Patient Pathway

Cataract Surgery and Refractive Lens Exchange

Test before cataract surgery

The examination of the patients before surgery is performed as part of our outpatient care. It is important to check for other existing diseases, to optimize the overall outcome of the surgery. You might also be referred to your general practitioner for further tests when the need arises. The operation is preceded by a detailed eye examination, so that the expected outcome is determined.

Intra Ocular Lens power

The intraocular lens power is calculated by taking specific measurements of the eye. This series of computerised tests is very accurate and reliable.

The lens type and power required, is determined according to the patient’s needs and lifestyle.

Surgeries patient pathway

The surgery process

“What happens before the surgery?”

Sometimes antibiotic eye drops are prescribed in the eye to be operated on, two days prior to surgery to prevent infection post operatively. This is prescribed to the patient, during the examination prior to surgery. The surgeon and out team of nurses will discuss the surgery in detail with you and will explain all the benefits, risks and complications. A consent form will be given to you to take home with you, so you have ample time to read it and you can call us back with any further questions you might have. By signing the form, you agree to the surgery and that you are aware of its benefits, potential risks and alternatives. You must have this signed declaration on the day of surgery, it is one of the conditions required to perform the surgery.

“What kind of preparation procedure is carried out in the operating room?”

The surgery is performed under local anaesthesia. The introduction of modern surgical techniques, have also further simplified the preparation procedure. We instill anaesthetic drops, several times to the eye to numb the eye. We also instill dilating eye drops to enlarge your pupil. On the day of the surgery, we will ask you some health related questions and if it is deemed necessary we will give you a mild sedative tablet before entering the operating theatre. You will be asked to put on a disposable gown, cap and over shoes.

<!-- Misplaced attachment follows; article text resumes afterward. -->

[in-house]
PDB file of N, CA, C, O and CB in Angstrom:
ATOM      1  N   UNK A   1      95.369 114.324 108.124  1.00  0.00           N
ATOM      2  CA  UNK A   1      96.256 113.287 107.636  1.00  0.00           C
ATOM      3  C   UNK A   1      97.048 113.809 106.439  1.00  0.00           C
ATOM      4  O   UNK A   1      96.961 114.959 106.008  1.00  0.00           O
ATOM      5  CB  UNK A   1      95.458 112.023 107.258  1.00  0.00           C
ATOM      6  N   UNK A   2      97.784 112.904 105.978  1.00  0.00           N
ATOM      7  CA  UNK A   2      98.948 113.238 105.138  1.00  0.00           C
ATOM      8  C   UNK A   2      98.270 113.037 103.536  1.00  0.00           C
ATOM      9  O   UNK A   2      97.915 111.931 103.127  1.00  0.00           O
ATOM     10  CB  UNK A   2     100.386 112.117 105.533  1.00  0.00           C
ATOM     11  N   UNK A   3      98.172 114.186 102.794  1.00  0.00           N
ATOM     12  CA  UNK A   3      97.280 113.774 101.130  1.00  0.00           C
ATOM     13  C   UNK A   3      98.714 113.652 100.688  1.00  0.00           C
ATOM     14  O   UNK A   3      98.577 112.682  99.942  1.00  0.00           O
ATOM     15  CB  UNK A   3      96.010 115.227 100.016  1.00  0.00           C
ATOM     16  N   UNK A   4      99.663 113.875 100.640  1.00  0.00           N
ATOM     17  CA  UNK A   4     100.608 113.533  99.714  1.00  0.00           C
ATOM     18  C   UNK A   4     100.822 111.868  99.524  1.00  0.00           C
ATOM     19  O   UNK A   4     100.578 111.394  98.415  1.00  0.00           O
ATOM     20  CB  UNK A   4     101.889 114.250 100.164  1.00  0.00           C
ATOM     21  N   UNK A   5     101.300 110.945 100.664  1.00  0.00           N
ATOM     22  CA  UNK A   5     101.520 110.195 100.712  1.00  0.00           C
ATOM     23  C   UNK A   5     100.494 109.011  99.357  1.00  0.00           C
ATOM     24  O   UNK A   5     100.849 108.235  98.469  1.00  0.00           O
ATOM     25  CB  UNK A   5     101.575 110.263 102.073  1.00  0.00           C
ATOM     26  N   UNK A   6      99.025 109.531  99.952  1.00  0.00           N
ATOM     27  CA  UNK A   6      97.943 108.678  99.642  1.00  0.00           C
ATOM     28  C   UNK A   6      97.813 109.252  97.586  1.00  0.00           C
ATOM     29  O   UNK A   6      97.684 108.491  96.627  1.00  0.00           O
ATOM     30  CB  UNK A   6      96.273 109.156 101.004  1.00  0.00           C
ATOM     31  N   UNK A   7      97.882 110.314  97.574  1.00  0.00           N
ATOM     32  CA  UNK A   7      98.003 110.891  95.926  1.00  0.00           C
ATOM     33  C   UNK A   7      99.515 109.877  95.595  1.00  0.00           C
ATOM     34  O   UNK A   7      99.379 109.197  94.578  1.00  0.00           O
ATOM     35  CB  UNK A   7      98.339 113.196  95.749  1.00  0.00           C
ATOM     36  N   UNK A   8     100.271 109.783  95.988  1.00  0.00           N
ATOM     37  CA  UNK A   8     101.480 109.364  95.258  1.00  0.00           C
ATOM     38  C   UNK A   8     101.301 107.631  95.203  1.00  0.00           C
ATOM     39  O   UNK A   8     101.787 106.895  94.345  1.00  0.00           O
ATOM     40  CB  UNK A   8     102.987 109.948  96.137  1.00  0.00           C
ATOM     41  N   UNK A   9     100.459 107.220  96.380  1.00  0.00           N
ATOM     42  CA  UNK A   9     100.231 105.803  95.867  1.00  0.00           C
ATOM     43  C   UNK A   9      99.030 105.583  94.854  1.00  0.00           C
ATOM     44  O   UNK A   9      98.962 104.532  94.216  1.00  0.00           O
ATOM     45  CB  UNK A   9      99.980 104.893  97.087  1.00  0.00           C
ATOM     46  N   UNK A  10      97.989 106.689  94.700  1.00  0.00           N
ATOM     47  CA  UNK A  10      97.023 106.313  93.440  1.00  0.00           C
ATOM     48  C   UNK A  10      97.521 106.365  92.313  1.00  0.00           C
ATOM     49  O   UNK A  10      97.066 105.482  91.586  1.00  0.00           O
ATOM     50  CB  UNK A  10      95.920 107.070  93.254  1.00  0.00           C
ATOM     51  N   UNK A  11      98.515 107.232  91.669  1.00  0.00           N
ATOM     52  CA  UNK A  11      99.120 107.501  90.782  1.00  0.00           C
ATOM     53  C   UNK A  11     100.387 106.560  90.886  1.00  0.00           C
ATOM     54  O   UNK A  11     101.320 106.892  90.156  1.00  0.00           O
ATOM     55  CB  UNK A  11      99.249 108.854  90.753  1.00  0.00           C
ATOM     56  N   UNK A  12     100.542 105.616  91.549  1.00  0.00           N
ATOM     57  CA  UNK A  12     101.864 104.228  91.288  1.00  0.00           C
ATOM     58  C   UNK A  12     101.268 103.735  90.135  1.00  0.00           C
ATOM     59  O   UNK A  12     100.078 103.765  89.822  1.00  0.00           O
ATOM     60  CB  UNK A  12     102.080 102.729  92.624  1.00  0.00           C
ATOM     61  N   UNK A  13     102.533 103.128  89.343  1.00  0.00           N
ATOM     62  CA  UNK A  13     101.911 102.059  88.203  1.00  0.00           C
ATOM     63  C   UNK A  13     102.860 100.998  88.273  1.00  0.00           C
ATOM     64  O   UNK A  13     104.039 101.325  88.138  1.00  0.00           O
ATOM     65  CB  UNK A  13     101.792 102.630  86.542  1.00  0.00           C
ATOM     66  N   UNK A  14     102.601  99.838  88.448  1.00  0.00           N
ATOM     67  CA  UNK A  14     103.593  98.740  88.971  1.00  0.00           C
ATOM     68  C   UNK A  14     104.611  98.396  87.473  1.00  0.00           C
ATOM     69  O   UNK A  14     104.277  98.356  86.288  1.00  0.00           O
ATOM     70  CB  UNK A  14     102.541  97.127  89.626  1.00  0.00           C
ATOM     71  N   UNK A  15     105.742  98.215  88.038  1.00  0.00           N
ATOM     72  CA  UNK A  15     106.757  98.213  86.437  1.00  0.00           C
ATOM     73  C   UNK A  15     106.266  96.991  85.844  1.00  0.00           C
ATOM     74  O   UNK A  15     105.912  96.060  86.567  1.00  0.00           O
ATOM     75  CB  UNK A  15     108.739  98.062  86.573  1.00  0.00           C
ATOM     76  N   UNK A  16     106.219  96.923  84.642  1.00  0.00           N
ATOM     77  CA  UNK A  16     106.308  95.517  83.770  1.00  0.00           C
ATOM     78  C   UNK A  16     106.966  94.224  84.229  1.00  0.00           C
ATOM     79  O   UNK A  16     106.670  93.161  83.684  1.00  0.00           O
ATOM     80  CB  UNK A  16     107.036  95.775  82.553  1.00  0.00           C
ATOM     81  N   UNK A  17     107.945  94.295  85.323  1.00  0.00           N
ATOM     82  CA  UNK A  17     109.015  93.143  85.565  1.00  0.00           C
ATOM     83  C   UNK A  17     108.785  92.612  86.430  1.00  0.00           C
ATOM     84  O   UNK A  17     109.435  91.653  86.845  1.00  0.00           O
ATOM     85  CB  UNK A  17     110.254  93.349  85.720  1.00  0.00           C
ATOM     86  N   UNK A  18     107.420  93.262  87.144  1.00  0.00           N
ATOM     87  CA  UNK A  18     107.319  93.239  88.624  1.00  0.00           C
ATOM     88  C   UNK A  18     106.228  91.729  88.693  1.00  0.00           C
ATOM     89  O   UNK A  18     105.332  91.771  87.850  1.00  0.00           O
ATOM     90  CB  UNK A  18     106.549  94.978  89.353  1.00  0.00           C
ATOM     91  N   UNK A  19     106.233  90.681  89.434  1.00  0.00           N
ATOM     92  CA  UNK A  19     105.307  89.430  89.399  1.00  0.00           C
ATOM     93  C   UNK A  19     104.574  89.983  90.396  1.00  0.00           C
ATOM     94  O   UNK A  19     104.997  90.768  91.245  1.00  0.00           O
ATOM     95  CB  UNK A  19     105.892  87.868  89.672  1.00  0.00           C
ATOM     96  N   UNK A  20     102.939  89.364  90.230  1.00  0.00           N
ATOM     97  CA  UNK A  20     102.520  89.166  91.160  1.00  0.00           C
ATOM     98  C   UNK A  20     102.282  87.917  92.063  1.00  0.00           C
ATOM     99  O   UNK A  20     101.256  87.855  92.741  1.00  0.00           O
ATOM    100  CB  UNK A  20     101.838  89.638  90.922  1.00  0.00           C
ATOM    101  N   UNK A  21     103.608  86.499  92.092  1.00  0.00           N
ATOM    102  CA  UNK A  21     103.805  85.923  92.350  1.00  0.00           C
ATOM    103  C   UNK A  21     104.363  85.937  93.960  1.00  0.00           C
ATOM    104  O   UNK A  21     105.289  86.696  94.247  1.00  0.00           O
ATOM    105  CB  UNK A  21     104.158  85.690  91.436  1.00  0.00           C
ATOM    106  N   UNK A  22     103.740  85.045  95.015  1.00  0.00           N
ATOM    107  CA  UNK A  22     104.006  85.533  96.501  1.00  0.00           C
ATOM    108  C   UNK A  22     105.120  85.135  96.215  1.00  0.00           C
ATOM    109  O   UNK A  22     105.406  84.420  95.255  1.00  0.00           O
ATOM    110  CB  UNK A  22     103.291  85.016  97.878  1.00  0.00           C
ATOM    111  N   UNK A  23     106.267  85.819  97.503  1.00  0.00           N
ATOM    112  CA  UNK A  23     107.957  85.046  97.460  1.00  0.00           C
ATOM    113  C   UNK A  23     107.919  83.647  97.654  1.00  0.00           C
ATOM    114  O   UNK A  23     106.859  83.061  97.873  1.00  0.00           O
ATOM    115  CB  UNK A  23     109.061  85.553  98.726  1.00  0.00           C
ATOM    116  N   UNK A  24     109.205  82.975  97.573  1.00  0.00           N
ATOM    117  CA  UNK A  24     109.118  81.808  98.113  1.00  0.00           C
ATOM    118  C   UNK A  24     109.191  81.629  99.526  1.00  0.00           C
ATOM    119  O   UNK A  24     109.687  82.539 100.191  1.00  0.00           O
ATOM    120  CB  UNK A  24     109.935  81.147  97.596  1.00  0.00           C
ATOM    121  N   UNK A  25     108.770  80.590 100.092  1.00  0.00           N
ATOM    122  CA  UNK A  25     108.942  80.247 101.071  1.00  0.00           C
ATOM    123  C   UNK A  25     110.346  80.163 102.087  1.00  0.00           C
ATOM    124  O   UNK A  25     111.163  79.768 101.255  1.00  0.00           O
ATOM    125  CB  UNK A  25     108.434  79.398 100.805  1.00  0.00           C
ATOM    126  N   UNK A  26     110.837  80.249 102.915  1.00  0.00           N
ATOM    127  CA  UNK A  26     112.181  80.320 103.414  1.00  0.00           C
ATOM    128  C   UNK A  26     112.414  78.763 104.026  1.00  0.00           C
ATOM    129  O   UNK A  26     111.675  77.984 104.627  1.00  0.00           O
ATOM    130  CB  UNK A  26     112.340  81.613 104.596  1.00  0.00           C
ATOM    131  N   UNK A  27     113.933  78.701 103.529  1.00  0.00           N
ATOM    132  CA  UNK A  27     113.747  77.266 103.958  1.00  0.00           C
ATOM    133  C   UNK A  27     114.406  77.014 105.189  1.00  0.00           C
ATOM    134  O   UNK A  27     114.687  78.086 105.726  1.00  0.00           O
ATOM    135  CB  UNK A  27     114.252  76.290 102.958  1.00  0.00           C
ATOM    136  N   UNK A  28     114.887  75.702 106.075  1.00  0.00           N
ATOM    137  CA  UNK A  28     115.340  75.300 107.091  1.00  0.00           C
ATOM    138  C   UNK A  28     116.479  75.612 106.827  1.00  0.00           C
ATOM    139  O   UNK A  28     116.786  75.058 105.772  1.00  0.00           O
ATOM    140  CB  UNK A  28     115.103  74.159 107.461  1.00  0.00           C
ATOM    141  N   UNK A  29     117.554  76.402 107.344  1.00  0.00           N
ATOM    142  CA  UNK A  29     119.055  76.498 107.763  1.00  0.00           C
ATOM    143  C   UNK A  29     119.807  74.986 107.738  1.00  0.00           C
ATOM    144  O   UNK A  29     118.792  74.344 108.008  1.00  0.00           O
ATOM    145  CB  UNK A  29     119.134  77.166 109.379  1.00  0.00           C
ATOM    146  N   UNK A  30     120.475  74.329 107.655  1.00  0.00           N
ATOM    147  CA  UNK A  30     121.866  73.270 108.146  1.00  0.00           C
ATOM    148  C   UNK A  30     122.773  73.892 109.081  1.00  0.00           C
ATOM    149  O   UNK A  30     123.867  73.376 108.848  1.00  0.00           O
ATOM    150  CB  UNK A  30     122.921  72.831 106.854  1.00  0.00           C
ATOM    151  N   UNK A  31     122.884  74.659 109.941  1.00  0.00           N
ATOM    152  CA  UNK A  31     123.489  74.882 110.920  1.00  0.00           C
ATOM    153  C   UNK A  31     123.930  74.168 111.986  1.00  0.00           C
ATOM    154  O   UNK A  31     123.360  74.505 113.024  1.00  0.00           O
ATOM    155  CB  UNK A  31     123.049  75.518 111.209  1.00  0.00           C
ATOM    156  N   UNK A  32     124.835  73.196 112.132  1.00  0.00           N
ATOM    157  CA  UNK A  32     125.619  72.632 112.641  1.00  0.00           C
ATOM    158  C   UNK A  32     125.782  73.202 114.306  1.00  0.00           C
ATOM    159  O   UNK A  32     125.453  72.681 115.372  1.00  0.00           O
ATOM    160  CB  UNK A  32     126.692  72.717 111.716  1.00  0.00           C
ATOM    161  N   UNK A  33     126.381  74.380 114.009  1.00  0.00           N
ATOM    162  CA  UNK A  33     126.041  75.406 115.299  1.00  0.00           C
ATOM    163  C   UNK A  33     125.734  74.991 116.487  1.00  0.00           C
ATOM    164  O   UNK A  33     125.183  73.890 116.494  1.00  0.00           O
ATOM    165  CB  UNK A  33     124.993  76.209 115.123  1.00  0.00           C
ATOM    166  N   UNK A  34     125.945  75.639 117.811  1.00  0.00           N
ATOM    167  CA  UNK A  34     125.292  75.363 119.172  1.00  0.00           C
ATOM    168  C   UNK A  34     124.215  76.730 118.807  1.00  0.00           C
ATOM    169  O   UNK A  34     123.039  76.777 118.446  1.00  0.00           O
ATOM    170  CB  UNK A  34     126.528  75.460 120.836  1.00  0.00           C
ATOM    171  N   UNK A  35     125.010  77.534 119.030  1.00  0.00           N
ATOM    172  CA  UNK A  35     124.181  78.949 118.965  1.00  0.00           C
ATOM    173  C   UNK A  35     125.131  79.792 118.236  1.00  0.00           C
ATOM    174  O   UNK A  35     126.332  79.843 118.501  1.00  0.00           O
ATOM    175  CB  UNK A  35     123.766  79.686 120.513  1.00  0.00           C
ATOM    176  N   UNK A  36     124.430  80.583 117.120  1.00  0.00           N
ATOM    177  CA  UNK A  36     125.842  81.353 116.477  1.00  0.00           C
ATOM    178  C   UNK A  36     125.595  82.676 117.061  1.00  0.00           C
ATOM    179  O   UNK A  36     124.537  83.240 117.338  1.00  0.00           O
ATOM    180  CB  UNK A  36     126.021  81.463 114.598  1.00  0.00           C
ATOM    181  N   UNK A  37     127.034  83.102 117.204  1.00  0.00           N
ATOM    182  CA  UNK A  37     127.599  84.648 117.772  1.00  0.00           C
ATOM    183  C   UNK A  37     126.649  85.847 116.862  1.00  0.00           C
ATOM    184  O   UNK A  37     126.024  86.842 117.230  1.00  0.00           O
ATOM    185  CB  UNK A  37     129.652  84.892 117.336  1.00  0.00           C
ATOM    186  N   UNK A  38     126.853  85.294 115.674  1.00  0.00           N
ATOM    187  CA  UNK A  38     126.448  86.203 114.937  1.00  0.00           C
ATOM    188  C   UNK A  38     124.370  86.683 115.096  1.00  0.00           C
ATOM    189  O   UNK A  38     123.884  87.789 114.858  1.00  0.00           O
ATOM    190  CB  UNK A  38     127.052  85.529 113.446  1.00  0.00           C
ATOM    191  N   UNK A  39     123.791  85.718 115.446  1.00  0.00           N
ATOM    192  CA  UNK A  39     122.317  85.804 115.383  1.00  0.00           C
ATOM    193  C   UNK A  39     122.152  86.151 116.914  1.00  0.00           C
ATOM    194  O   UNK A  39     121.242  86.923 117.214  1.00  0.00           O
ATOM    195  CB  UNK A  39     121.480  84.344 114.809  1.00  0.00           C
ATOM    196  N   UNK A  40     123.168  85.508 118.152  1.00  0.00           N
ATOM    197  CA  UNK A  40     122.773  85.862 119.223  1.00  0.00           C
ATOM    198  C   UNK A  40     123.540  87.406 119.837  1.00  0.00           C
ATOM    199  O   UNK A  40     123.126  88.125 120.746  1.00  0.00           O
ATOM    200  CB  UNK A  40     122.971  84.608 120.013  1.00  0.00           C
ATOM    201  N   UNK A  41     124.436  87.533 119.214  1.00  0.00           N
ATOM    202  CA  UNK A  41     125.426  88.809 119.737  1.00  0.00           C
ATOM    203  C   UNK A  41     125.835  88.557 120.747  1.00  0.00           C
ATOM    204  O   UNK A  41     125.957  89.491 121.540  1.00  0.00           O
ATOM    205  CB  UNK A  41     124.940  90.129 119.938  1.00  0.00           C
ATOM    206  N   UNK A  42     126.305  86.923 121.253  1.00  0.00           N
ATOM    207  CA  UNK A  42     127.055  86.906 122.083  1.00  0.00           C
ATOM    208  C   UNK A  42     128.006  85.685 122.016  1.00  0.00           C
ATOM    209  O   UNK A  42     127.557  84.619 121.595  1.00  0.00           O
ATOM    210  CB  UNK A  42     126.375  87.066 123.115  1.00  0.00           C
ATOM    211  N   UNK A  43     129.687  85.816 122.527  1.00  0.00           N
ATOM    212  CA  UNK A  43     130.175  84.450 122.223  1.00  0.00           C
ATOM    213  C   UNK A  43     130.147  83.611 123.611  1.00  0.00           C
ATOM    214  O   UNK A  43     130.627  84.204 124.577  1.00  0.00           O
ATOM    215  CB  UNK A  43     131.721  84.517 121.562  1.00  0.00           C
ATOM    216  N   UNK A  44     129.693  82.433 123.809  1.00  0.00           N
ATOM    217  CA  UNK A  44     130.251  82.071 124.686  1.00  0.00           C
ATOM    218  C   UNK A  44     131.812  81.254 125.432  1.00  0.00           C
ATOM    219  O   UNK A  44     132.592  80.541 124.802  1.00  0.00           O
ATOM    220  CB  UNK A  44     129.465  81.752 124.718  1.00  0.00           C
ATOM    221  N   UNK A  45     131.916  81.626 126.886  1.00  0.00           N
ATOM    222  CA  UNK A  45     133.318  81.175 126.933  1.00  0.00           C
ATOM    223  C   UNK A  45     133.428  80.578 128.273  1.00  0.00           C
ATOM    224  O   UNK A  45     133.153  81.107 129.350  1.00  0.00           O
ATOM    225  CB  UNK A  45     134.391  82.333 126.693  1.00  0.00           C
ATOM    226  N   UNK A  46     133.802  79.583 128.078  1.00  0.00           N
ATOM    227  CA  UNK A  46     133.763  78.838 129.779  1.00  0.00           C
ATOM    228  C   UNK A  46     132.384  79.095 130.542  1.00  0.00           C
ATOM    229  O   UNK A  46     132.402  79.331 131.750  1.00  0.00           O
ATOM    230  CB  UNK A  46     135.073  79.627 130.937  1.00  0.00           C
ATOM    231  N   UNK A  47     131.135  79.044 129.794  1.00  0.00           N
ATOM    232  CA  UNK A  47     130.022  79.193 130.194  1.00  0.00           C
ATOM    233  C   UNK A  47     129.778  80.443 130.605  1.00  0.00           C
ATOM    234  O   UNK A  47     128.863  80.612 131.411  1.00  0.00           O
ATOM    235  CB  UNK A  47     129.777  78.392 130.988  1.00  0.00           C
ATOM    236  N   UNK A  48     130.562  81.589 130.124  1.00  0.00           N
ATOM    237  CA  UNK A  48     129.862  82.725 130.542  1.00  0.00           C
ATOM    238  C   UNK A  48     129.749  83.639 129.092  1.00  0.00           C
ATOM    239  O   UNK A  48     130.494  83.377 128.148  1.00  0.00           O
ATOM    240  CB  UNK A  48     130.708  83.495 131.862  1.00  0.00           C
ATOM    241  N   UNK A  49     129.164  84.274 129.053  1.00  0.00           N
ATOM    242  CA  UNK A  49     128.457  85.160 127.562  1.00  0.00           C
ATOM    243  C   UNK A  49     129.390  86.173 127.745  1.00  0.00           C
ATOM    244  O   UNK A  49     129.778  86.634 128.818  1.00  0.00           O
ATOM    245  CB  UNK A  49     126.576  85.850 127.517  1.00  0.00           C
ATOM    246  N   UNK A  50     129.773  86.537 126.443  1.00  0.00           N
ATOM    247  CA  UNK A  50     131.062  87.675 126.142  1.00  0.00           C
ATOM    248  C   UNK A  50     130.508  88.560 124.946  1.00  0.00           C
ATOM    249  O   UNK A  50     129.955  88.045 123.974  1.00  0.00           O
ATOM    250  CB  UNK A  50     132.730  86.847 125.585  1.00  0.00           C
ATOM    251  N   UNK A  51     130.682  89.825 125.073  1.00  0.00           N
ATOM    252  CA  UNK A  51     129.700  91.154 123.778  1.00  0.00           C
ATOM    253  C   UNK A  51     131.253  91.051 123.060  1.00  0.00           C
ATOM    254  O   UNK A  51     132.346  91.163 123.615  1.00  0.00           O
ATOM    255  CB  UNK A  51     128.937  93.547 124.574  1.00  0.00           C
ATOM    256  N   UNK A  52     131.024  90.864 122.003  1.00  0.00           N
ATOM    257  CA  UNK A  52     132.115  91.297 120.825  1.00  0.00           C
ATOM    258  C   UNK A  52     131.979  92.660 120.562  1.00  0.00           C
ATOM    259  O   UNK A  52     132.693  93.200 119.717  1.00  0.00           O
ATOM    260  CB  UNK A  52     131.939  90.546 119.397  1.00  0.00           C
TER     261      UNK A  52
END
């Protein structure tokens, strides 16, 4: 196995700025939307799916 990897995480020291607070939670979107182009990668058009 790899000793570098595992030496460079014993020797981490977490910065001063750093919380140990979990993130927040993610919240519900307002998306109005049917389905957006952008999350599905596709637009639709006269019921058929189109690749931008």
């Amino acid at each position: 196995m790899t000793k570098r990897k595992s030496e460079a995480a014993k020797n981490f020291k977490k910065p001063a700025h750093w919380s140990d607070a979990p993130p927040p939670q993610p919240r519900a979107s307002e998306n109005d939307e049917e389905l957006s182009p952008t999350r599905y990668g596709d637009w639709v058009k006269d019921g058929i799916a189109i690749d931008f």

“What happens during the surgery?”

You will be asked to lie down and relax on our theatre table. After cleaning the eye and its surroundings, you will be covered with a sterile drape. If you are claustrophobic, please let us know. Also you will have a device attached to your finger to monitor your pulse and oxygen levels.

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The surgery is carried out via a very small incision of which is only 2.2 mm long. The size of the wound helps us achieve sutureless surgery and decreased the incidence of infections drastically. Phacoemulsification is carried out with the most technologically advanced equipment, using ultrasonic waves. During surgery, you can speak to the doctor if you feel like and the surgery is completely painless. It is very important not to make sudden movements with the head. The actual surgery takes about 15 minutes.

“What happens after the surgery?”

After surgery, you will be accompanied out of the operating room by one of our nurses. You will be allowed to leave shortly afterwards, and a discharge plan is given to you. It is important not to rub the eye in the first few days after the surgery.

Always wash your hands before touching your face or before putting the eye drops. Do not wash your hair for 1 week after the surgery and avoid for water to come into your eyes for 2 weeks after the surgery.

The vision may be slightly blurred temporarily after the surgery, because the pupil is dilated, the cornea may be cloudy for a transitional period. Follow up with your doctor is necessary the next day. The operated eye may be sometimes a little red, watery, and temporary stinging may occur. You will need to use two kinds of eye drops in the operated eye, and written information is also provided.